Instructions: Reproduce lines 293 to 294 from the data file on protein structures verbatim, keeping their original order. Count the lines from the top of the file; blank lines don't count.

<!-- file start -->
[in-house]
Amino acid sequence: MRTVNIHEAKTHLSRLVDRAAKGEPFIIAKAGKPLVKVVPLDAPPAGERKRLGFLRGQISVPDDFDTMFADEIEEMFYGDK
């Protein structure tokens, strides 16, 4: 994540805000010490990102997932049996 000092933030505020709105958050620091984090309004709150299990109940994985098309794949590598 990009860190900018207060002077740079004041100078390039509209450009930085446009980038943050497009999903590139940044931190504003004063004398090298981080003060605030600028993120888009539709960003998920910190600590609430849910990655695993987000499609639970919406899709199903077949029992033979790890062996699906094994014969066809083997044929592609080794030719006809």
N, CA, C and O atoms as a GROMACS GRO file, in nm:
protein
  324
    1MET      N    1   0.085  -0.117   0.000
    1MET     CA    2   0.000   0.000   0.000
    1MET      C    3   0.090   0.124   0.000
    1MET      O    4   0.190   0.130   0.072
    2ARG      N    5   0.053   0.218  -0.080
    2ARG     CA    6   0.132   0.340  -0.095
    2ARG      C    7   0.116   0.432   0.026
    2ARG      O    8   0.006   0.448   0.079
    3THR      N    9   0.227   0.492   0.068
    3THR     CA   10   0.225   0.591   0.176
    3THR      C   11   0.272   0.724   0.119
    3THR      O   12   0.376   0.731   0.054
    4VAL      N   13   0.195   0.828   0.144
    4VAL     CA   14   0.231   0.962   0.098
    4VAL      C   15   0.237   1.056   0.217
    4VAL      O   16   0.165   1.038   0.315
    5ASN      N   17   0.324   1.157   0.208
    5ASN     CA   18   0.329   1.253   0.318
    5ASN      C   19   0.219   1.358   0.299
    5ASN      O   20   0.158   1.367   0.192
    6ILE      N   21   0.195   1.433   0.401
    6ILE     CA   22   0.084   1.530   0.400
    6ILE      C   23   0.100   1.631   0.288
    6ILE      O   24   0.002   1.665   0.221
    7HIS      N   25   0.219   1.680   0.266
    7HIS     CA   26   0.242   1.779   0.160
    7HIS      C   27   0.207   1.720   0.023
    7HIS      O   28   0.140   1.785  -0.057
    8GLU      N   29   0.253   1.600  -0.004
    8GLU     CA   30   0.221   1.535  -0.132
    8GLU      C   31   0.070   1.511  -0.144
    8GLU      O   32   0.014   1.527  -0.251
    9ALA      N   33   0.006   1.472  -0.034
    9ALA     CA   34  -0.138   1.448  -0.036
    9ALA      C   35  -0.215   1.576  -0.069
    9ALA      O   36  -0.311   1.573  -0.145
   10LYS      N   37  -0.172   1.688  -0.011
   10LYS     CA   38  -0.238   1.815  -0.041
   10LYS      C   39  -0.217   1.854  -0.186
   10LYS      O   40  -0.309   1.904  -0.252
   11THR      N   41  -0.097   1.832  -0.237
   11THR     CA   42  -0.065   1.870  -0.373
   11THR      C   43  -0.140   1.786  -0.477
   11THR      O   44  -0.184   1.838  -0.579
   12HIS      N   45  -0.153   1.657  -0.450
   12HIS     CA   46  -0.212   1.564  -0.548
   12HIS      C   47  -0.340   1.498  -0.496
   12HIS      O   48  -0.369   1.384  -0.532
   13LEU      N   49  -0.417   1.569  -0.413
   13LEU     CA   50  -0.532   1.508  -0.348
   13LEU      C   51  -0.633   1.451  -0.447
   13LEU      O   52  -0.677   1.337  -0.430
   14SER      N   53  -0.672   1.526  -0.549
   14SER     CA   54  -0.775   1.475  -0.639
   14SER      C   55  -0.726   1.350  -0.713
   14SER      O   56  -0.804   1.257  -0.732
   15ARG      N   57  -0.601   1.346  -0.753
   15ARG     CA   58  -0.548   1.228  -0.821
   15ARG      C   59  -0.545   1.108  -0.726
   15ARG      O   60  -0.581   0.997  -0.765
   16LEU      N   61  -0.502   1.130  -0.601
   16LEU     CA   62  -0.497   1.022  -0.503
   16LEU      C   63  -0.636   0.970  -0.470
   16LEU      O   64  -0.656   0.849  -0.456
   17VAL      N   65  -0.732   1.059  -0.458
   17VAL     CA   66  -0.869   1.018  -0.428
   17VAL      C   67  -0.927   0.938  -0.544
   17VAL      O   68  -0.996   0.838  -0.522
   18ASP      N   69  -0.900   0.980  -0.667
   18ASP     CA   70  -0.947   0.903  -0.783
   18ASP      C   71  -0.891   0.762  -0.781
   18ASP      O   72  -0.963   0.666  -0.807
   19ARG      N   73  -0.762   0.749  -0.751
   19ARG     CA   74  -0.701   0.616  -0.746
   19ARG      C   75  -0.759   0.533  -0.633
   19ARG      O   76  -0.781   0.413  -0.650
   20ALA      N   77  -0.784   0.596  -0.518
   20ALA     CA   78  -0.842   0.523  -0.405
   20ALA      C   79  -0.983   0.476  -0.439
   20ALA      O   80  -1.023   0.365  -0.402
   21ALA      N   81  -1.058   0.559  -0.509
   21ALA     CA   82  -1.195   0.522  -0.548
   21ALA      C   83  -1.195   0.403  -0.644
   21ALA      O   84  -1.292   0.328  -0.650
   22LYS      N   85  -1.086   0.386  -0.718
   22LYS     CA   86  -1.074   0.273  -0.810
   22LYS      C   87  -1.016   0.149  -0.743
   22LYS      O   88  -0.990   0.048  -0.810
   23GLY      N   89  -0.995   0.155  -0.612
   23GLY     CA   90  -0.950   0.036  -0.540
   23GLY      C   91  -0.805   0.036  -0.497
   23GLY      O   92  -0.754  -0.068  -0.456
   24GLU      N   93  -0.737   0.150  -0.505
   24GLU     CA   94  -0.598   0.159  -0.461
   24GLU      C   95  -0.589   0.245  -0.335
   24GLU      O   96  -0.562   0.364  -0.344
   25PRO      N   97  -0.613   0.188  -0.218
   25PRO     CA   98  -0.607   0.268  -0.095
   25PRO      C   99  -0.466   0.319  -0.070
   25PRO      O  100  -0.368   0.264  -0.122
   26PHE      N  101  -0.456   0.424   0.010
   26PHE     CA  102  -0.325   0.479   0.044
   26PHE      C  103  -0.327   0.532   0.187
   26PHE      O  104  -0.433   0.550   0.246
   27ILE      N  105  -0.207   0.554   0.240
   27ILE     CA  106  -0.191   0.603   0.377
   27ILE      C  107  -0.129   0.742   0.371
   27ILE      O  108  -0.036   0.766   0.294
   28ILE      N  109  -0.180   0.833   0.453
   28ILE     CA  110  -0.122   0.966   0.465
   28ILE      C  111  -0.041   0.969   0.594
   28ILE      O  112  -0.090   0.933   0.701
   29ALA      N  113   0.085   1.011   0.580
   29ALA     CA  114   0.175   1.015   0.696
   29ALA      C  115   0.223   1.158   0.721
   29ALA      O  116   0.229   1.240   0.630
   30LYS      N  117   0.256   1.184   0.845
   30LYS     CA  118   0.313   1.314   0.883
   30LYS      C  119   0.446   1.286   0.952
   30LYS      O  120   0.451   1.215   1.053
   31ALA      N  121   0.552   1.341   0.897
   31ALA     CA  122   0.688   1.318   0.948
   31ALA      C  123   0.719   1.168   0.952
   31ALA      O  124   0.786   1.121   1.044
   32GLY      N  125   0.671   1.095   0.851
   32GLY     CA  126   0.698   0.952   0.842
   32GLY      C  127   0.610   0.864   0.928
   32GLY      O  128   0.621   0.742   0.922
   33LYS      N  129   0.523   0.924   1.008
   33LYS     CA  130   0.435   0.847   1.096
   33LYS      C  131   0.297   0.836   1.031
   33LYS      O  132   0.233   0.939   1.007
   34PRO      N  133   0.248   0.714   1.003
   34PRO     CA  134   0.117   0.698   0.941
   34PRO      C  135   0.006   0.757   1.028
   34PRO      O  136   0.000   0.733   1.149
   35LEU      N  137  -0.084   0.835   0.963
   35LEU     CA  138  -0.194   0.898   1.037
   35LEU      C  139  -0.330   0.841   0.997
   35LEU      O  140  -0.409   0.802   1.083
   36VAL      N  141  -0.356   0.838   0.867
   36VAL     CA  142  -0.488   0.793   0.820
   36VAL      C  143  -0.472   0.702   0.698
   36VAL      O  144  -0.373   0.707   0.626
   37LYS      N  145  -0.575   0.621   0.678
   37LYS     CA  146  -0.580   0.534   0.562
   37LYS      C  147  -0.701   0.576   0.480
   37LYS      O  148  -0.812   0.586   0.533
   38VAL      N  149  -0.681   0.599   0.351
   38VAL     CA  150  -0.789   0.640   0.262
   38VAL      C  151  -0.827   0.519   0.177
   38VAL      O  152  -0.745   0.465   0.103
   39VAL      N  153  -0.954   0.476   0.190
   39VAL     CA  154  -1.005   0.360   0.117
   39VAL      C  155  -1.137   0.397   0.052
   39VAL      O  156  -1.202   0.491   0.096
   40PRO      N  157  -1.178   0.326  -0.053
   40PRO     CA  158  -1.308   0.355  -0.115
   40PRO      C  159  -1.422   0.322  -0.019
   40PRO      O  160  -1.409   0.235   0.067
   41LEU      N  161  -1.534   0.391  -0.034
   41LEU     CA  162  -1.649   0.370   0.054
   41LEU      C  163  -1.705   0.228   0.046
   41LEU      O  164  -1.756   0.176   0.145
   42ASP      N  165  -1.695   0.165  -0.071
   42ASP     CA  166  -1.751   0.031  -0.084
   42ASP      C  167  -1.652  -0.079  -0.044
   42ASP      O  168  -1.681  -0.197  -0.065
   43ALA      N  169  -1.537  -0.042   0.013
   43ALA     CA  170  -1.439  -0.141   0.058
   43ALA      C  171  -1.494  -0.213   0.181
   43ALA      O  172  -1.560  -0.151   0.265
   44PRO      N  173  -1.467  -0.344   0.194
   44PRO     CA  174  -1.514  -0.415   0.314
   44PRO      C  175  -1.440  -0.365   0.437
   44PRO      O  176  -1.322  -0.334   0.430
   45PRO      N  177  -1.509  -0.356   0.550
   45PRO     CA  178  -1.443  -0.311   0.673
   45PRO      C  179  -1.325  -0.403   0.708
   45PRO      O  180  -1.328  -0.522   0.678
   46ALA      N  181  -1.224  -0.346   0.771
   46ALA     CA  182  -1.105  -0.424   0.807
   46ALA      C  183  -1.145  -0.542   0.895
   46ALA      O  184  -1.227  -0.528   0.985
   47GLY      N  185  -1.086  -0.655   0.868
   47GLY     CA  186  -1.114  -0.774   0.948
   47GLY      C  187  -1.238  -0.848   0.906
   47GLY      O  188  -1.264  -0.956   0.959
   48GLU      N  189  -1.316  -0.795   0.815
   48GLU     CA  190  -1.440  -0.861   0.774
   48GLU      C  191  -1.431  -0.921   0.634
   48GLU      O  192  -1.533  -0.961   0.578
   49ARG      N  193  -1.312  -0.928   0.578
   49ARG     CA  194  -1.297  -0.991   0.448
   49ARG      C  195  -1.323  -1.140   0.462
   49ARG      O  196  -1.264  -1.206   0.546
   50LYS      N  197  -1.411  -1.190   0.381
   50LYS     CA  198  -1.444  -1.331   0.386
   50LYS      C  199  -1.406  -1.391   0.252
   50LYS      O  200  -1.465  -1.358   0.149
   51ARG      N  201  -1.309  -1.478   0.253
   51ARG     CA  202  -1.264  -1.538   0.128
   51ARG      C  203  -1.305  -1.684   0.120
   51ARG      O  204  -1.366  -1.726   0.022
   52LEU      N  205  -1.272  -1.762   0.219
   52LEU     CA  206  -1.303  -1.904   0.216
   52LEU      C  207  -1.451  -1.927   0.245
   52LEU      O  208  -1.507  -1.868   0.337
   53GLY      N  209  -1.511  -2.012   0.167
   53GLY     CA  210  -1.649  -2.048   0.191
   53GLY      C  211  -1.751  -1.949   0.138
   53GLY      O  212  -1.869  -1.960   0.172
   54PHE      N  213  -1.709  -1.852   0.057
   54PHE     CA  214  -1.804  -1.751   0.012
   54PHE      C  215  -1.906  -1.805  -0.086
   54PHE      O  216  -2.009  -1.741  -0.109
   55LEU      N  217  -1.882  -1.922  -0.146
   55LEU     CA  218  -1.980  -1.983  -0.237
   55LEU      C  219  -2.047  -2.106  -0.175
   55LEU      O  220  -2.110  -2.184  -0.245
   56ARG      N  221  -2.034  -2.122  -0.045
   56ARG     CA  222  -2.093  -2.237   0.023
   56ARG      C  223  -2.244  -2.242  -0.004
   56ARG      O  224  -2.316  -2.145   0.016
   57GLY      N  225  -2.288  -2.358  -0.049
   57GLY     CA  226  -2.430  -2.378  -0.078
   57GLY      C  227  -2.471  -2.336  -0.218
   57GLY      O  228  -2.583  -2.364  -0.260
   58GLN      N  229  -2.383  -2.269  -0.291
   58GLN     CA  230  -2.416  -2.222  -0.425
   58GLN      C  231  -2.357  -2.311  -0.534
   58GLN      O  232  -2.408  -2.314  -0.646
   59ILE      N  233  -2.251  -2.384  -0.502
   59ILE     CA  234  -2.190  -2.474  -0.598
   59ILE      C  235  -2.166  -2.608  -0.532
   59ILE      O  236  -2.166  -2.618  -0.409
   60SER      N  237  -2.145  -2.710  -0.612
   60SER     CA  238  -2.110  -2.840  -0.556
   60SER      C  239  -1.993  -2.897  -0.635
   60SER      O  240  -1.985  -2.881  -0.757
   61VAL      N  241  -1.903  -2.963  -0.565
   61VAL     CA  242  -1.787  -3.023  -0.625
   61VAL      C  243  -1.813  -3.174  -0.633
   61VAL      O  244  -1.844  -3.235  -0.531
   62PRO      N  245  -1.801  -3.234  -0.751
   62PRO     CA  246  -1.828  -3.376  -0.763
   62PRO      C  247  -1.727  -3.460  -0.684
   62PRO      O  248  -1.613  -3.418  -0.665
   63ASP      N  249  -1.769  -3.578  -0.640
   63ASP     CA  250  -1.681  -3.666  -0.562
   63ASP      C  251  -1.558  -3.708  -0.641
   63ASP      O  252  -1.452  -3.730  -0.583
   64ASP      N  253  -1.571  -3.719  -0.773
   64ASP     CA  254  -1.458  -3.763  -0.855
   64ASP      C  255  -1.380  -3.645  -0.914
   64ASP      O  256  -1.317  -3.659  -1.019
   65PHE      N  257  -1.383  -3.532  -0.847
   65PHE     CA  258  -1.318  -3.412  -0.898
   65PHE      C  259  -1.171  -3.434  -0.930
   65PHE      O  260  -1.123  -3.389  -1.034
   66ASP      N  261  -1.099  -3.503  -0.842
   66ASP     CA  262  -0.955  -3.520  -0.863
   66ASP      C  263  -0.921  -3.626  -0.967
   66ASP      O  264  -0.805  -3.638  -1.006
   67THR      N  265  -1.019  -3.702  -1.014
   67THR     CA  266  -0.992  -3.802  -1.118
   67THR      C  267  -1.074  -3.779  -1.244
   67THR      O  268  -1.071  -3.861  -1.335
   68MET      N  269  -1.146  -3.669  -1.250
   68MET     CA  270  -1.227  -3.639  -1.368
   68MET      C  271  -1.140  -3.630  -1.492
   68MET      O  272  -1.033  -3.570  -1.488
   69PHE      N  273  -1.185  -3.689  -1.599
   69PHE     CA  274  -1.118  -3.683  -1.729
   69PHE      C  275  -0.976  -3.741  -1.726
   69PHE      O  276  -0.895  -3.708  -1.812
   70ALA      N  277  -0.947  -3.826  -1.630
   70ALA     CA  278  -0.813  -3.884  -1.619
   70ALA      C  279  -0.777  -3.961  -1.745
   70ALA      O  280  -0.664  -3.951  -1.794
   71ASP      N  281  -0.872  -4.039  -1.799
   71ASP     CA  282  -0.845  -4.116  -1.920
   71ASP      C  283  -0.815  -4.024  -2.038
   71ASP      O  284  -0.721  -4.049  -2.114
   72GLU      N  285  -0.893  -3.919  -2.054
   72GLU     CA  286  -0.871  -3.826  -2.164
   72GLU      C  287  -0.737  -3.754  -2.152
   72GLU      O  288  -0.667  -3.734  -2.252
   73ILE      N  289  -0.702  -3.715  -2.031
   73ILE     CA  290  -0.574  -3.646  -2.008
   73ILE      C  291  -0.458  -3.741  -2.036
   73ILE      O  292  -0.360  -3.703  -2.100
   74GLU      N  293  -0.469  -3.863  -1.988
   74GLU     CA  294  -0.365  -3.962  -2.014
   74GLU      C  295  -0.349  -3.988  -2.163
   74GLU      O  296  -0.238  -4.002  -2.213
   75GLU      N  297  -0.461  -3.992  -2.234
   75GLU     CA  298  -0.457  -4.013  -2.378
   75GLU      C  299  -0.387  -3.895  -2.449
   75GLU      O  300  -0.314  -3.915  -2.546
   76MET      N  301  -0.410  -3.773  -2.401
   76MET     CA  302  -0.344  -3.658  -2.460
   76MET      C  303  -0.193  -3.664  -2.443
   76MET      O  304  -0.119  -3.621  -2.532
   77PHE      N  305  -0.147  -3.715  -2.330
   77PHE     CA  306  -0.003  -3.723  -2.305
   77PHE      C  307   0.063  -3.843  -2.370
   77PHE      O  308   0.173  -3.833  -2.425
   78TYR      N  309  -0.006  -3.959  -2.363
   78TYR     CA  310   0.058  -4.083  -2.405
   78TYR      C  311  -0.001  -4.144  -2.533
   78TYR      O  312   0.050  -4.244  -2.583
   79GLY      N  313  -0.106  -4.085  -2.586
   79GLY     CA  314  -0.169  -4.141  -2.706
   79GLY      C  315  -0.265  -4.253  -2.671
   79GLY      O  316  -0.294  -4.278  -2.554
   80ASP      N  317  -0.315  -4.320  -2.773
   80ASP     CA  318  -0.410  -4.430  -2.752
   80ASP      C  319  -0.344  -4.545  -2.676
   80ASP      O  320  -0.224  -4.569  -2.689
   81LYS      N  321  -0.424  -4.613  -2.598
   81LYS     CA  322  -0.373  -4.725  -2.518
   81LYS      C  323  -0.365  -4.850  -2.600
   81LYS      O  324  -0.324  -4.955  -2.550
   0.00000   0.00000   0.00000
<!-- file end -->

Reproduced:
   72GLU      C  287  -0.737  -3.754  -2.152
   72GLU      O  288  -0.667  -3.734  -2.252